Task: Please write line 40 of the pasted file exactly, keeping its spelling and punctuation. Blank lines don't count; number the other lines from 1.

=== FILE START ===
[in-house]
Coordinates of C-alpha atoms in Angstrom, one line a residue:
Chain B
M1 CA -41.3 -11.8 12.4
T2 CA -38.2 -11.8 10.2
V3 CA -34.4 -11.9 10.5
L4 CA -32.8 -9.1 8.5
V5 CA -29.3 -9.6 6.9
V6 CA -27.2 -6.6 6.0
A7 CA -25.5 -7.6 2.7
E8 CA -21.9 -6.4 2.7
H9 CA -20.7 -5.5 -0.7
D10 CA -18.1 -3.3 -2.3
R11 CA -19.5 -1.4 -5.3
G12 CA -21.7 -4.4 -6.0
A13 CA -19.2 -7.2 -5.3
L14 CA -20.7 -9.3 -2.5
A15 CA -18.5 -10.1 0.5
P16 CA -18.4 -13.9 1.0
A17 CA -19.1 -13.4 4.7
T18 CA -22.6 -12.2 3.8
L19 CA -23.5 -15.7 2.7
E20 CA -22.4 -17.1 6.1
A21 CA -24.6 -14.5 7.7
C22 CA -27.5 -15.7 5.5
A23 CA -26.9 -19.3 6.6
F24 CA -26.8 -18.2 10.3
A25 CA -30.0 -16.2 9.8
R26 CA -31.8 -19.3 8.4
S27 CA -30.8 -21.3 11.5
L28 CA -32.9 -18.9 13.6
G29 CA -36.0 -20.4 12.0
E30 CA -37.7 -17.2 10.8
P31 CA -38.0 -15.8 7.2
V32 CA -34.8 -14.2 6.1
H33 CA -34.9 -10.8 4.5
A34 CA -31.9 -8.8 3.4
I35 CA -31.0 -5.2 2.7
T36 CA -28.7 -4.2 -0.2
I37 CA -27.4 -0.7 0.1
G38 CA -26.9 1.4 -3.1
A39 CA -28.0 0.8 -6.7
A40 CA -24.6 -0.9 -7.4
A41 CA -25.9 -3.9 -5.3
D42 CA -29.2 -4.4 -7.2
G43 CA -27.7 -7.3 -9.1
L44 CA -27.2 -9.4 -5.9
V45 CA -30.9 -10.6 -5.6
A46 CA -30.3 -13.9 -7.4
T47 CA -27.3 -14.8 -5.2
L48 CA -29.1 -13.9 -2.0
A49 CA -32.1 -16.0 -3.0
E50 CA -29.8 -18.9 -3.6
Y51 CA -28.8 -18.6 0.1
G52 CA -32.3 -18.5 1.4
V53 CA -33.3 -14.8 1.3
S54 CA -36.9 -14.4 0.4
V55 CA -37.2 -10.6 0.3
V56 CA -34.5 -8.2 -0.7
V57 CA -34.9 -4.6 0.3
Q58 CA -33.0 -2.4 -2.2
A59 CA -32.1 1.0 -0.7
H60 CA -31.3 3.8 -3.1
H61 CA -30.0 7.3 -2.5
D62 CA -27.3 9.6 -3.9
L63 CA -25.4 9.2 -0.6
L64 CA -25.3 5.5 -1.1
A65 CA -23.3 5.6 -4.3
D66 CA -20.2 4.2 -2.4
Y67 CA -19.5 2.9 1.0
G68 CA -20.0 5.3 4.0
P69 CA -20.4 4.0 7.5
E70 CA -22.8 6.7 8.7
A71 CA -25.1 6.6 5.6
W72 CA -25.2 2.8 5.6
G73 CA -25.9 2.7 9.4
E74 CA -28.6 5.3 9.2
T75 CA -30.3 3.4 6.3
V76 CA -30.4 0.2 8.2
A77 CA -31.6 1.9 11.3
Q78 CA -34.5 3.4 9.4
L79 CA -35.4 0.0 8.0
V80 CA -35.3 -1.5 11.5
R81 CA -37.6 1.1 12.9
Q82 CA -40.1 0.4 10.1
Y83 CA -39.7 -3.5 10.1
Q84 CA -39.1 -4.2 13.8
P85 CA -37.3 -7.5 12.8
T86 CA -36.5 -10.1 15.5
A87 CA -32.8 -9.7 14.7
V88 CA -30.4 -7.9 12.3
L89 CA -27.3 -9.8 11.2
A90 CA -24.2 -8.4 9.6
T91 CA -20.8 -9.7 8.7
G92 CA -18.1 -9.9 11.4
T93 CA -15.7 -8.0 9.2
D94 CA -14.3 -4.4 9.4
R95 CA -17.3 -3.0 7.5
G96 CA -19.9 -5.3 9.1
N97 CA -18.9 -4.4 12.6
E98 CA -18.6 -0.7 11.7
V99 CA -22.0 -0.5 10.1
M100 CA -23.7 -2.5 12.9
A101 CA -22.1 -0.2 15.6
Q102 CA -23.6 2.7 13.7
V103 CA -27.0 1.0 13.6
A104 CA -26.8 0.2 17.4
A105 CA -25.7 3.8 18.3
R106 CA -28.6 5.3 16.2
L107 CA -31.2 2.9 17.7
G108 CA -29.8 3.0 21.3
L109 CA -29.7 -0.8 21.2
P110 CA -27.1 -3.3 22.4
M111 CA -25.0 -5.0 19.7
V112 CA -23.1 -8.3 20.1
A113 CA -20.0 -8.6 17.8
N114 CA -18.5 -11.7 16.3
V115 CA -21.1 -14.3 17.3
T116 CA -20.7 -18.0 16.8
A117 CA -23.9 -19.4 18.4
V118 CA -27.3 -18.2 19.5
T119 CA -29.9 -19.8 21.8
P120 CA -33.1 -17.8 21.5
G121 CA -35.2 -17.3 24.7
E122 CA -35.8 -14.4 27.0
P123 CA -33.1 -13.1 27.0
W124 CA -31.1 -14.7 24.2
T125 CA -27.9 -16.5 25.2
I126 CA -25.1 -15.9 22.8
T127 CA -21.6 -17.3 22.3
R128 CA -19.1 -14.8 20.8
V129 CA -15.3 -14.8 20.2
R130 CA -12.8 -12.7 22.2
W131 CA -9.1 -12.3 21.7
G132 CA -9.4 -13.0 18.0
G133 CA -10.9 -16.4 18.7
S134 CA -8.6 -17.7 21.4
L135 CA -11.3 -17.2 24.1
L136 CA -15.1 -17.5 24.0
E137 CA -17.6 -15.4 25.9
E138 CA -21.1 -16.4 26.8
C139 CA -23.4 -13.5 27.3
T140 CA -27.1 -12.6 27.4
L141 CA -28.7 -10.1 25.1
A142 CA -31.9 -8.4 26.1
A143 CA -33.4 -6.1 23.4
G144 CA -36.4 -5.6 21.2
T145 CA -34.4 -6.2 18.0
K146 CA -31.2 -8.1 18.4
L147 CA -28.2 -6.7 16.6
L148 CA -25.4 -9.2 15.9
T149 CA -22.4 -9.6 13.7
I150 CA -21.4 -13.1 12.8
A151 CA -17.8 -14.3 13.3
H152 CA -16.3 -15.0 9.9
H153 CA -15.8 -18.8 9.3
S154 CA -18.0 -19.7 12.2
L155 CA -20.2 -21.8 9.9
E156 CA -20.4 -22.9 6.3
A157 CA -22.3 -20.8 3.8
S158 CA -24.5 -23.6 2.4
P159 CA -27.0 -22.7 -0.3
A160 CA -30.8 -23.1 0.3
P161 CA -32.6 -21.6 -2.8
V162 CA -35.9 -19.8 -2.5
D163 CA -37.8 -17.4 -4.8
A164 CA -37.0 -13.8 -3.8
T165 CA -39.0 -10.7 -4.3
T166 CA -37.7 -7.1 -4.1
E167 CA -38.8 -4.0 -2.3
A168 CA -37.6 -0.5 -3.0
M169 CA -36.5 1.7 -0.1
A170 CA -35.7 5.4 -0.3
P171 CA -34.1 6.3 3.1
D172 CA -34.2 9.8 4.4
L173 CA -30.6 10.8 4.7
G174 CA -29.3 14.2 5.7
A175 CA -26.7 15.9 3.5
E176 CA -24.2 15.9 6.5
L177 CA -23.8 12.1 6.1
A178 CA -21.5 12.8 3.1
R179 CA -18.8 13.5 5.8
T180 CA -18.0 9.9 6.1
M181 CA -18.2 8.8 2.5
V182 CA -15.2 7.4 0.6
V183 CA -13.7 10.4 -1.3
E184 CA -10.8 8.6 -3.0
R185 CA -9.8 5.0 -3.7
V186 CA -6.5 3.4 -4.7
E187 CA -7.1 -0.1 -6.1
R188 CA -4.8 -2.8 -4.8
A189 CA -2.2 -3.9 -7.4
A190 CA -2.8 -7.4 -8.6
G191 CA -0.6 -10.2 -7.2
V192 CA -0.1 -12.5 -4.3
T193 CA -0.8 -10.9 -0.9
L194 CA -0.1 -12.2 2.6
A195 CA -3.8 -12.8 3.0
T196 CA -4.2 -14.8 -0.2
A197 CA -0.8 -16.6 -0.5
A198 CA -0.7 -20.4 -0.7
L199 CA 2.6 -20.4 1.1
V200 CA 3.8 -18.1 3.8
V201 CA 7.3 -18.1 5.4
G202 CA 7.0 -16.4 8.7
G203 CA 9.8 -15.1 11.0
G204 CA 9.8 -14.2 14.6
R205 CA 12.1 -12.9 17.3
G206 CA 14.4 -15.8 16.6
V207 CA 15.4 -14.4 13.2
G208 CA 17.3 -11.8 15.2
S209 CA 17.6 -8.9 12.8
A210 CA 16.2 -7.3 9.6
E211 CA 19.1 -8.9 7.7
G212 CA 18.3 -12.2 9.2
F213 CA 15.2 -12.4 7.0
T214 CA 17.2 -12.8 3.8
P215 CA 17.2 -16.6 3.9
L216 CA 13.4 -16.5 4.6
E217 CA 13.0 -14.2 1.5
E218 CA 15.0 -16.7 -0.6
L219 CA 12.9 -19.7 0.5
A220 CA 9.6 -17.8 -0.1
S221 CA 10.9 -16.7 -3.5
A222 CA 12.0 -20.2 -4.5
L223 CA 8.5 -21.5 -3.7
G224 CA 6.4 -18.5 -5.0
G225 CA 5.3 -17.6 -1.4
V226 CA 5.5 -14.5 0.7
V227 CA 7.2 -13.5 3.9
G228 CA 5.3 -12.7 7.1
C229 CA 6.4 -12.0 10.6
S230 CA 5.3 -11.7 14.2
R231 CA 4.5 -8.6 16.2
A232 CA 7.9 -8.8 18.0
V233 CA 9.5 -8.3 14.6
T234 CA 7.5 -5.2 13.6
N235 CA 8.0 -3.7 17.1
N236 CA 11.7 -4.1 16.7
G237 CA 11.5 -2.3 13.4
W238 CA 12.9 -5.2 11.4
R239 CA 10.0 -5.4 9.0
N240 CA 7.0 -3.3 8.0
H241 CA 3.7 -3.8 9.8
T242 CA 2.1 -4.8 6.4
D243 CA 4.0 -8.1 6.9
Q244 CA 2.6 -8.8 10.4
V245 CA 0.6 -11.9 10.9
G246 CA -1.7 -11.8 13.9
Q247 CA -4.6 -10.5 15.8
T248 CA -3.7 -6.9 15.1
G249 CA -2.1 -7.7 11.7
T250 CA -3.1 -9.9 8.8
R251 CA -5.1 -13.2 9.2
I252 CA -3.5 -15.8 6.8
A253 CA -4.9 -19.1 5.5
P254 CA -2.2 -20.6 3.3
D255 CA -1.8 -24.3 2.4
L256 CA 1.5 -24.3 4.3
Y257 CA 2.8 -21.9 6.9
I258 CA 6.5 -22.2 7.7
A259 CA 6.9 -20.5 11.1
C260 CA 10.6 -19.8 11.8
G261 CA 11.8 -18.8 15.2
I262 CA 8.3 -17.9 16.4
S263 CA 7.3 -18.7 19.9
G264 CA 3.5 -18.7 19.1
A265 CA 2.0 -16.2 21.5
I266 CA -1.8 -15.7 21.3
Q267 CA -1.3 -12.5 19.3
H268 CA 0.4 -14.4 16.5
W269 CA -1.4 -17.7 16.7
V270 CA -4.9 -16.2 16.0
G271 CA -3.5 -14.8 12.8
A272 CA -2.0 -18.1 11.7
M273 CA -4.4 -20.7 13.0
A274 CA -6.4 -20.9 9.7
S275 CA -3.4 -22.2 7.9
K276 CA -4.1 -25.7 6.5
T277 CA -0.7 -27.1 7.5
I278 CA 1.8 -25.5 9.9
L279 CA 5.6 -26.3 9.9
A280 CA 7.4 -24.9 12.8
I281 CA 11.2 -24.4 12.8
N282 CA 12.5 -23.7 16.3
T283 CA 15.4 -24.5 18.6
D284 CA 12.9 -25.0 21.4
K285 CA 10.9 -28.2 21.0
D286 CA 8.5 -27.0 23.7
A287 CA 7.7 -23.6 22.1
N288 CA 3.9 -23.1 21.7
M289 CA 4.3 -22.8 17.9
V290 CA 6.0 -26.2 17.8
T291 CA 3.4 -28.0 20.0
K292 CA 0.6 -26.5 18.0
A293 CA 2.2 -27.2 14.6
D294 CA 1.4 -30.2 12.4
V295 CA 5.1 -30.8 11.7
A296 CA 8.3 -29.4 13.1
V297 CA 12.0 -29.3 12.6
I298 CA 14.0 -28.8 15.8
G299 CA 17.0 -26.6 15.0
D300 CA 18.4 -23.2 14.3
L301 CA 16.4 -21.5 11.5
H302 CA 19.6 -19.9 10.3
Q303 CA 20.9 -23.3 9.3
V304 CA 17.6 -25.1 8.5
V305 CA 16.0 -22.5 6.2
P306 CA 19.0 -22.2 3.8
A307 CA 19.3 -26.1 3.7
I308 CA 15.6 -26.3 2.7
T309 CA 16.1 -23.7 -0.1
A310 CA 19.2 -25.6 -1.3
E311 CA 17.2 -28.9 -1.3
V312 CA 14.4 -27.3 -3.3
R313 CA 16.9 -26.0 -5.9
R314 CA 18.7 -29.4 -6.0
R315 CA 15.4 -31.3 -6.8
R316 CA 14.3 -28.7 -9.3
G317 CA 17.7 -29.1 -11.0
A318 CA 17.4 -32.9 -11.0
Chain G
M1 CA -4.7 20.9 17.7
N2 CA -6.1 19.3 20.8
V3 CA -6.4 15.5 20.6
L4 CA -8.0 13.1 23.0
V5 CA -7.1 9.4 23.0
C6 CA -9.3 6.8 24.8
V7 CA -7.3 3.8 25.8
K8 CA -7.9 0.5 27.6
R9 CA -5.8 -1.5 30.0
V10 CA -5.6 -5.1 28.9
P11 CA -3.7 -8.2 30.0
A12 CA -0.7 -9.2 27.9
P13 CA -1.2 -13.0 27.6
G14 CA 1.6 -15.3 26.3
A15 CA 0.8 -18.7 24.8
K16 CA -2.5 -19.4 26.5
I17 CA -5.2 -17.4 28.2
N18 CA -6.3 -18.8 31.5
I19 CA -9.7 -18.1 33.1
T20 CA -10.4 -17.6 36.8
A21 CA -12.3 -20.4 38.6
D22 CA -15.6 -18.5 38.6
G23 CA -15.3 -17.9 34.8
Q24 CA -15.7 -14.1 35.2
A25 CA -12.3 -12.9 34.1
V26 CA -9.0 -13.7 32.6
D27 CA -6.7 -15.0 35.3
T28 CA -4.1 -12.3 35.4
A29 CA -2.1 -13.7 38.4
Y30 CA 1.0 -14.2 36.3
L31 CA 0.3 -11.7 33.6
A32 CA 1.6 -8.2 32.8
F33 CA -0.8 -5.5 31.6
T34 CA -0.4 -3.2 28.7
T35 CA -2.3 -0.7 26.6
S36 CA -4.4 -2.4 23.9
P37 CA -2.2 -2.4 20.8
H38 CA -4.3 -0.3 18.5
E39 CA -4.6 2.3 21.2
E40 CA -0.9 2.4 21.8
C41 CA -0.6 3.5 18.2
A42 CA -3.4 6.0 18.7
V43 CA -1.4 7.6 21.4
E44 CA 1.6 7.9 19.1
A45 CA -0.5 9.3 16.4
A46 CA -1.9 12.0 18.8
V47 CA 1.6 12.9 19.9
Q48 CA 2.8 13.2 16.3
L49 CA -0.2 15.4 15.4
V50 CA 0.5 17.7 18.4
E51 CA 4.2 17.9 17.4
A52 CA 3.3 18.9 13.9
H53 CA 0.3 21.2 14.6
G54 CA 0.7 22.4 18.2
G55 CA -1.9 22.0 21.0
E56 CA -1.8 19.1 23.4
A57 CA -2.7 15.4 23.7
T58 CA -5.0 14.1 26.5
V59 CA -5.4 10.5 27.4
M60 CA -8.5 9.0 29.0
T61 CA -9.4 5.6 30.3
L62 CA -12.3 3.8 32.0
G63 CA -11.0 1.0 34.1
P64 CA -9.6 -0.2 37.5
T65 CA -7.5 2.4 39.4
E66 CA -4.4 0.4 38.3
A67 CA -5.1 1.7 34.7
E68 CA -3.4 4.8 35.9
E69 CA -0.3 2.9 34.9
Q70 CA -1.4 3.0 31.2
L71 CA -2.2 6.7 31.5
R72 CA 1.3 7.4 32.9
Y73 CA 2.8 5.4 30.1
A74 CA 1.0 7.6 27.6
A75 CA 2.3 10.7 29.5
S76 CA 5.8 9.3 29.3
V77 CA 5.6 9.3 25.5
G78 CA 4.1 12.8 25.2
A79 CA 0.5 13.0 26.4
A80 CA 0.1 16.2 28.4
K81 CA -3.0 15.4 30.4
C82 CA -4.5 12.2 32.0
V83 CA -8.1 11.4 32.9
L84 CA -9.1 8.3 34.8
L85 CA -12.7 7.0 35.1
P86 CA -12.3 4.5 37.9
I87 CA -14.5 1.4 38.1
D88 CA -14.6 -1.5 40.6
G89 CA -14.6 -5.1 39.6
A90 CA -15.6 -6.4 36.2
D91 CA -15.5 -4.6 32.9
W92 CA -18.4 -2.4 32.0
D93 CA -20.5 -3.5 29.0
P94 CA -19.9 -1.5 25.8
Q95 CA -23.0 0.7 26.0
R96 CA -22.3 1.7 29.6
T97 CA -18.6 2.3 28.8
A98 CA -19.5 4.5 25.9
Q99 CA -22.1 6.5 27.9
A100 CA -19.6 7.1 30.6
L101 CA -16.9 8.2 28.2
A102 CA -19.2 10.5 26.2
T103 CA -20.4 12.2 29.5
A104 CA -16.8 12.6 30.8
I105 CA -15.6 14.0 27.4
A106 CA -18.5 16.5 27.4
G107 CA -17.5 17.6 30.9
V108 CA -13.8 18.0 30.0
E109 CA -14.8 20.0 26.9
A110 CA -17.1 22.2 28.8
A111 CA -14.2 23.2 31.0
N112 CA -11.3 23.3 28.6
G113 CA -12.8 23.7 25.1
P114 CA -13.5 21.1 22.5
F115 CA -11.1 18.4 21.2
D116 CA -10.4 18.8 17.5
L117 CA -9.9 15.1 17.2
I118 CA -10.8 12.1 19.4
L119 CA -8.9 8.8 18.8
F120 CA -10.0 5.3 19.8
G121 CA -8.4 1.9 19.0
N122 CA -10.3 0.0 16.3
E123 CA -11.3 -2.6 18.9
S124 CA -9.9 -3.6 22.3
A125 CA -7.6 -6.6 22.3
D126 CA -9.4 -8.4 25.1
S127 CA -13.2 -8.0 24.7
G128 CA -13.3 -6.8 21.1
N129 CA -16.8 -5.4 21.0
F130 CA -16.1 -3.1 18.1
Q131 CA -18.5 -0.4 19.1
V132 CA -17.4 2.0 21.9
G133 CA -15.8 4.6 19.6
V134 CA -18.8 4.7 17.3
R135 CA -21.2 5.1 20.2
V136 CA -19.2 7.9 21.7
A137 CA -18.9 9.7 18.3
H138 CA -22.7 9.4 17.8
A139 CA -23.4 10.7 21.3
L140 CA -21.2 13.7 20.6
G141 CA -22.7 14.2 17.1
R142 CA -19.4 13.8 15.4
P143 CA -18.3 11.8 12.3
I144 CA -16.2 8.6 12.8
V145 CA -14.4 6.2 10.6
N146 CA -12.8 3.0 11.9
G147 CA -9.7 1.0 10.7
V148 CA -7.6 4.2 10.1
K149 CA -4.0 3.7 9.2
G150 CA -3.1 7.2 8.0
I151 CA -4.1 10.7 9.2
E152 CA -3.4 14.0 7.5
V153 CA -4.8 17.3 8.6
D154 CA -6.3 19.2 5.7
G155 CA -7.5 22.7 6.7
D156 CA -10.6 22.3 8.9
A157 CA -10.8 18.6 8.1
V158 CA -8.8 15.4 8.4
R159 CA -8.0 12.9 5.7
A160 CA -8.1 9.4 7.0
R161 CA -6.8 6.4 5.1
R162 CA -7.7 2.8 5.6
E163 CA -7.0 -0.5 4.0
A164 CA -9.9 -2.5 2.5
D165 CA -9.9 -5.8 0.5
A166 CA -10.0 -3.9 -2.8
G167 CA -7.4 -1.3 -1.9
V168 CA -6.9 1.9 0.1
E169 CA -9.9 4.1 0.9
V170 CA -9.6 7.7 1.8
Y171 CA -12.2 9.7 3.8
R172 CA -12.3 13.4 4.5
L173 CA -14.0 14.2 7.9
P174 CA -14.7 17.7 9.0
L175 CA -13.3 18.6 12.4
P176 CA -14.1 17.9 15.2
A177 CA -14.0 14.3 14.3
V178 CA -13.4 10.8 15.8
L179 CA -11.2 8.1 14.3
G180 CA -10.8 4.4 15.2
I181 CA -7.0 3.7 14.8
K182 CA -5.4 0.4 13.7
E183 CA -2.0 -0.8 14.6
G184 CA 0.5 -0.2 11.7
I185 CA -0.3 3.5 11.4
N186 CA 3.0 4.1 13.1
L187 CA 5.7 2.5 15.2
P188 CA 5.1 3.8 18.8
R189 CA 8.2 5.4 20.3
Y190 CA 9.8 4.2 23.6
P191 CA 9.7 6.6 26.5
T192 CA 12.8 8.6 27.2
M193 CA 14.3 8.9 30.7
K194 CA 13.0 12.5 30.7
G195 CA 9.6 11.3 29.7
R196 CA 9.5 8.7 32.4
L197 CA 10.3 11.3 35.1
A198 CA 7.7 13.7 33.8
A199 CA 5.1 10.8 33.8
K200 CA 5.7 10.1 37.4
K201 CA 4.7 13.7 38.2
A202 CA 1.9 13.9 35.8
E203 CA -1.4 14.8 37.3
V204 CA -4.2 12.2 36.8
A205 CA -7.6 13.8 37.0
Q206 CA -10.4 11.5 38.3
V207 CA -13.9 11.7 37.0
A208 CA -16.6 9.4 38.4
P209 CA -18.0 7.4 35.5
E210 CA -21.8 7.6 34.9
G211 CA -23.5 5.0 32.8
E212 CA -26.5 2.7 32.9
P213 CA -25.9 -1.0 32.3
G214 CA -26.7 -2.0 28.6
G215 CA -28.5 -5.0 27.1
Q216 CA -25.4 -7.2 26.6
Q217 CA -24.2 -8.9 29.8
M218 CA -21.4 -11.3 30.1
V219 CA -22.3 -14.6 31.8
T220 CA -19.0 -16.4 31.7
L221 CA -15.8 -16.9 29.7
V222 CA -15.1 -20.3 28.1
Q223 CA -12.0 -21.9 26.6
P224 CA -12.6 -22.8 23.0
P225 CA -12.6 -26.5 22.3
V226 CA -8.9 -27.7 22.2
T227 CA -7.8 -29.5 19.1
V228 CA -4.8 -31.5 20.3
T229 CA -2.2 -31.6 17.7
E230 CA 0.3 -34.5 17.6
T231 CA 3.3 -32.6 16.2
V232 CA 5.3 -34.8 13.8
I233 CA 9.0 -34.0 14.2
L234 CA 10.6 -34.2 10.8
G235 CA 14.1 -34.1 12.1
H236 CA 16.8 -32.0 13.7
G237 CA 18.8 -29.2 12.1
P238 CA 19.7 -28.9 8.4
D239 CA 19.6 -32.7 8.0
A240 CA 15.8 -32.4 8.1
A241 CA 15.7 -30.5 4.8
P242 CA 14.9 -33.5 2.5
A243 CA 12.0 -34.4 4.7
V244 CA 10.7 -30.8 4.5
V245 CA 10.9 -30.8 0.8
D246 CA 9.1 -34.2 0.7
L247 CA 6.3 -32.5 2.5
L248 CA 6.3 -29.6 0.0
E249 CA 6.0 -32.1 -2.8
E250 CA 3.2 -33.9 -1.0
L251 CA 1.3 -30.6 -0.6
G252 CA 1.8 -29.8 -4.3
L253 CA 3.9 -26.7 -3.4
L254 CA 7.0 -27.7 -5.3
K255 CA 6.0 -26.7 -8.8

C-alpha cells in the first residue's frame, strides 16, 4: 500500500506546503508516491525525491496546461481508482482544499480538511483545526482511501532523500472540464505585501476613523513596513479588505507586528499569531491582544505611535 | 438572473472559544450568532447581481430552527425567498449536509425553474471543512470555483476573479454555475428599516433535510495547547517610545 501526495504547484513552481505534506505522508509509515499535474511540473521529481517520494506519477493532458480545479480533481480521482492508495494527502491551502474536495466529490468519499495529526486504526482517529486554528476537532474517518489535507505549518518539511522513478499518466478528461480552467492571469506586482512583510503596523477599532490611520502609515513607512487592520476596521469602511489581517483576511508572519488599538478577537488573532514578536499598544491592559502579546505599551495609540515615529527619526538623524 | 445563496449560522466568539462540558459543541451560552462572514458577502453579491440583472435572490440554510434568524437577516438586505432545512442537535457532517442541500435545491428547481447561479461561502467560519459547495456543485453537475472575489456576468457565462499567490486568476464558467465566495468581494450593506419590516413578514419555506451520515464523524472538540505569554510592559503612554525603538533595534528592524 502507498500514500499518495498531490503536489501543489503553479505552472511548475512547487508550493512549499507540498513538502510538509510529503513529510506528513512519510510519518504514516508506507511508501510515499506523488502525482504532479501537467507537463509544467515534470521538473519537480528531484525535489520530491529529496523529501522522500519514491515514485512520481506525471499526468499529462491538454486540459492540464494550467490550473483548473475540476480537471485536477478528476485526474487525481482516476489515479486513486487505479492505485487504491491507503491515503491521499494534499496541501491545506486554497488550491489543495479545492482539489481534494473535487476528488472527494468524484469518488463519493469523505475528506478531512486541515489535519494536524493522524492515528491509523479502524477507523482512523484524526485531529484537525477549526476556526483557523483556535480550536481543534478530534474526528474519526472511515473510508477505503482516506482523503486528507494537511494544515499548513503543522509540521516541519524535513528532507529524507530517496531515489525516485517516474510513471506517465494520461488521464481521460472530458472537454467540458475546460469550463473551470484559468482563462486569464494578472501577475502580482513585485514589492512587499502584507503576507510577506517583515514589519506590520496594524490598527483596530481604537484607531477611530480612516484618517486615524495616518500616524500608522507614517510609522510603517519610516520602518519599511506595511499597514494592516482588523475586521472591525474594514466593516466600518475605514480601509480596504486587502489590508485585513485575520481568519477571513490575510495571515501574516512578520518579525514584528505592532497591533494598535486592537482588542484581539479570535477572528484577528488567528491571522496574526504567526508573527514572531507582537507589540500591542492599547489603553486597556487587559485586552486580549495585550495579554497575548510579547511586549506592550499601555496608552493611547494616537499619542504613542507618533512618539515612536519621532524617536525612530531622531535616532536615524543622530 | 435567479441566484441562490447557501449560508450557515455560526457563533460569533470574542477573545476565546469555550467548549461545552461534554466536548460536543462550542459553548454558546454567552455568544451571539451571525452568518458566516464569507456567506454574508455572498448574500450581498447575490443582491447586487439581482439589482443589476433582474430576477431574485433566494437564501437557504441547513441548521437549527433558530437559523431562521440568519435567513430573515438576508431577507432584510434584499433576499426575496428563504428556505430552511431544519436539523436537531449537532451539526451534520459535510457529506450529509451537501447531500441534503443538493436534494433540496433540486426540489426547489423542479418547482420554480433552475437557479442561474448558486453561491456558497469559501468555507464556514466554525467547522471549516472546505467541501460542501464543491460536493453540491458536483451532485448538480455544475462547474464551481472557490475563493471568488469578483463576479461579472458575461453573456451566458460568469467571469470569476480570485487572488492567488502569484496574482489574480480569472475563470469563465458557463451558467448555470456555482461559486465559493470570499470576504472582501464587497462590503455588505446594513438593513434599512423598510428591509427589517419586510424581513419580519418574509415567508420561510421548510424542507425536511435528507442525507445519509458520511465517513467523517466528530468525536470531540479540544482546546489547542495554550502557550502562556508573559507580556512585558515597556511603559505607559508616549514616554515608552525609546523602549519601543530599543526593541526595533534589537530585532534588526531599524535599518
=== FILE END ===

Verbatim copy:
I37 CA -27.4 -0.7 0.1